CSO concerns around business interests in global policy have led to wider focus amongst CSOs on the nature of WHO relations with the private sector. HAI, Oxfam and People’s Health Assembly have called for greater involvement by southern governments and CSOs in decisions on public-private partnerships in WHO, and in monitoring and evaluating WHO work with commercial enterprises, to see if equitable and sustainable health outcomes are achieved (Raghavan 2001, 2001b). HAI, Save the Children Fund, AFRICASO and Oxfam have also intervened around intergovernmental institutions or public-private partnerships, such as the Global Health Fund, seeking CSO involvement in its decision-making for transparency and accountability, and raising policy concerns that the fund not divert attention from more substantive policy issues of drug pricing and health service infrastructures (HAI 2000; Sen 2002; SCF(UK) 2001; Machipisa 2001).

Together with these interventions around corporate and market forces in health, CSOs have also intervened on behalf of particular public interests in health, or around wider support of the public health sector. There is evidence from the literature of CSO intervention at international level in support of primary health care, equity in health and state health services. CSOs have lobbied for the rights of communities with specific health needs, including consumer lobbies, people with disability, people living with HIV/AIDS. CSO information outreach, research, advocacy and legal action at both national and global level have given visibility to the experience of vulnerable groups and raised important ethical and equity issues around public services for such groups (UNAIDS 1998; Devraj 2001; Hakkinen and Ollila E 2000).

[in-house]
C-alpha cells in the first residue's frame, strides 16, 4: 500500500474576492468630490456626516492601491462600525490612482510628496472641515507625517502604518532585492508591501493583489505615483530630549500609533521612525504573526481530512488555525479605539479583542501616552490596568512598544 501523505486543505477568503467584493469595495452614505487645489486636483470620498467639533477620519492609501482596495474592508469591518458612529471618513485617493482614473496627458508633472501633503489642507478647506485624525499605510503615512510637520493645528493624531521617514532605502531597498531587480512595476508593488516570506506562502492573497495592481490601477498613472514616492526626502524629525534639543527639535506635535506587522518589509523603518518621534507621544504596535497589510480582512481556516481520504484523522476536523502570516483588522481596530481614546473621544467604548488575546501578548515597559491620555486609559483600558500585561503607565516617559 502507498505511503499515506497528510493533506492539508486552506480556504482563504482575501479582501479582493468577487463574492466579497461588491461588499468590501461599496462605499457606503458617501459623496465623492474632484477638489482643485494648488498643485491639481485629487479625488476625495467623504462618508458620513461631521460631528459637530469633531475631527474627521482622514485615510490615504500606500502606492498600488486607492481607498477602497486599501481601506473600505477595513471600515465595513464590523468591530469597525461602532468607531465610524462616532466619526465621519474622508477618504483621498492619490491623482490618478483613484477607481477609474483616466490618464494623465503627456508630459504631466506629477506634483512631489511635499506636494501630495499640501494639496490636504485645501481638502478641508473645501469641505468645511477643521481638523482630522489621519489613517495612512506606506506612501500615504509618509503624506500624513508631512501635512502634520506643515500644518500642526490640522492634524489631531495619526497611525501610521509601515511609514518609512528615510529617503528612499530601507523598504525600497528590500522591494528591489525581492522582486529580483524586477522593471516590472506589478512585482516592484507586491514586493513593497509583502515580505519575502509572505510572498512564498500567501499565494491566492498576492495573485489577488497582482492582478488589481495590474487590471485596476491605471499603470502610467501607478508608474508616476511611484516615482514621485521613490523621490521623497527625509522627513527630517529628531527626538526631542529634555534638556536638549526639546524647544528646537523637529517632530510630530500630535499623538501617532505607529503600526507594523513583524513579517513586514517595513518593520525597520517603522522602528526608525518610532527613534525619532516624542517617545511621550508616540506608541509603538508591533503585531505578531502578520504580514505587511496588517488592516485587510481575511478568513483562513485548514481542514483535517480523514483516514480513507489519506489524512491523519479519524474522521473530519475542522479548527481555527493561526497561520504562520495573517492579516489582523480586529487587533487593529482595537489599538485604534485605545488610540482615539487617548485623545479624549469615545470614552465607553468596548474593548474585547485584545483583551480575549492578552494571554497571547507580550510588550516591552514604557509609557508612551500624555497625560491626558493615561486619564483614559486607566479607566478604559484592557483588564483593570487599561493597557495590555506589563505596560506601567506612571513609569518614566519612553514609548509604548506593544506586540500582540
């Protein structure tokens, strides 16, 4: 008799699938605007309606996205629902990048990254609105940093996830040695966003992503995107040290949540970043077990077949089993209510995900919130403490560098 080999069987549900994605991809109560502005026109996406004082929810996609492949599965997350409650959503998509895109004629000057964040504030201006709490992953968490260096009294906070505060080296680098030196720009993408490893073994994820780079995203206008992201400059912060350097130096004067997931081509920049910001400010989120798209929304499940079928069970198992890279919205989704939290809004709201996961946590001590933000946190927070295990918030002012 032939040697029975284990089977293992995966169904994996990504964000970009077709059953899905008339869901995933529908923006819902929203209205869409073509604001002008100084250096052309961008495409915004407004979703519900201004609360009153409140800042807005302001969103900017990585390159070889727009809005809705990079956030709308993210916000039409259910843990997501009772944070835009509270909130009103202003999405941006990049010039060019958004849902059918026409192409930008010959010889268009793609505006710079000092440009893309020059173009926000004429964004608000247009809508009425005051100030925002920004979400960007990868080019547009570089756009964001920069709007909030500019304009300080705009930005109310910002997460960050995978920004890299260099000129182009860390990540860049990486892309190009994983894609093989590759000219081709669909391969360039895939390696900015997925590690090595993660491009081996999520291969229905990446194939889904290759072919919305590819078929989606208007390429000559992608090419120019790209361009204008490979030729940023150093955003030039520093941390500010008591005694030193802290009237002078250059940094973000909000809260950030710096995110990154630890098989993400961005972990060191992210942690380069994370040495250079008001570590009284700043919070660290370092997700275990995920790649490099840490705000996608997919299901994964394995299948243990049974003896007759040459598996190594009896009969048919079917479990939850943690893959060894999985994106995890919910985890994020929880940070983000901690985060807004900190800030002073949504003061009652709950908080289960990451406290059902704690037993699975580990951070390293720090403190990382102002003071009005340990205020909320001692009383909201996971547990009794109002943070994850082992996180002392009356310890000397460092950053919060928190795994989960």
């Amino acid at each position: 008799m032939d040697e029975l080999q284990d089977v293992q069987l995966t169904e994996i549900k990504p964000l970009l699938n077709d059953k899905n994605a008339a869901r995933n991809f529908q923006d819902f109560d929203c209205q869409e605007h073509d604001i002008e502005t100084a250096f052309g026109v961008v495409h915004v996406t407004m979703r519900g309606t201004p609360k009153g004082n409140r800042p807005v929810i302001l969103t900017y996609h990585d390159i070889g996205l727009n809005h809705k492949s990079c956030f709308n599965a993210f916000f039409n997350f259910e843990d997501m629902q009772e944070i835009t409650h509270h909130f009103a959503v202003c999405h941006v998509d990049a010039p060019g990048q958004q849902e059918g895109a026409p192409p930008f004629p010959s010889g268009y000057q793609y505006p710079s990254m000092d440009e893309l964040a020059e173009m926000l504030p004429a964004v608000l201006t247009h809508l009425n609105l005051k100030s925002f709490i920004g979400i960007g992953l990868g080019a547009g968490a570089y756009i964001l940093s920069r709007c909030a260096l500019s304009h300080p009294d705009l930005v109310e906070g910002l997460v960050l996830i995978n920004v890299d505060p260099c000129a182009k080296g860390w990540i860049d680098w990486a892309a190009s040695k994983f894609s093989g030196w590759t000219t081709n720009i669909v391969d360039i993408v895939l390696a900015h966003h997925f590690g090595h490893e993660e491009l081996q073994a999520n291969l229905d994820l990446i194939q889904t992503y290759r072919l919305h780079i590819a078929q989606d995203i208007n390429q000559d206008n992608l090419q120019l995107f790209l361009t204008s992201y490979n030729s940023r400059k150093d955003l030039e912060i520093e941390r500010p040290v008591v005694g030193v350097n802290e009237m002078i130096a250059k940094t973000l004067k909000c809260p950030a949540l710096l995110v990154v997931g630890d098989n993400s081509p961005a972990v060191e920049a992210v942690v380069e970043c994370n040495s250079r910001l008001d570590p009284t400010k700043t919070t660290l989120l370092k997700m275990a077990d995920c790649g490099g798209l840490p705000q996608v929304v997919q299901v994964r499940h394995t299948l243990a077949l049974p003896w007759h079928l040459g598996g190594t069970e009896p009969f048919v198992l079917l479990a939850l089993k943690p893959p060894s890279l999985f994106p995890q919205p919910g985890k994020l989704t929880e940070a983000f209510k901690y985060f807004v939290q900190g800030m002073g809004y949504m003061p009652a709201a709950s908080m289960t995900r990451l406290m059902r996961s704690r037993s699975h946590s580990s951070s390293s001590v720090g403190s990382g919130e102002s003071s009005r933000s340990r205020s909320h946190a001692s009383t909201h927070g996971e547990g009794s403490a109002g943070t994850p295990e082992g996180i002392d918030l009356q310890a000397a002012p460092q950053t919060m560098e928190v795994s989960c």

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4.4 Impacts of CSO intervention in global health policy

The impact of such civic policy intervention is not easy to assess. It can be inferred from the outcomes observed in global health policies: the passing of treaties and codes to ban landmines, to control tobacco and breastmilk substitutes, the amendment or rejection of particular trade agreements, reductions achieved in drug prices and other changes in policy. Making more than an anecdotal link between civic contributions and specific global health policy outcomes calls for research designed specifically to address this question. Such research is sparse.

It is also important to differentiate between changes in policy development and changes in policy implementation. Research in Latin America suggests, for example, that legal actions by CSOs on rights of special groups have been more useful in raising their visibility and policy recognition than in achieving real changes on the ground. This is attributed to the inability or unwillingness of states to implement such legal decisions (UNAIDS 1998; Devraj 2001; Hakkinen and Ollila E 2000).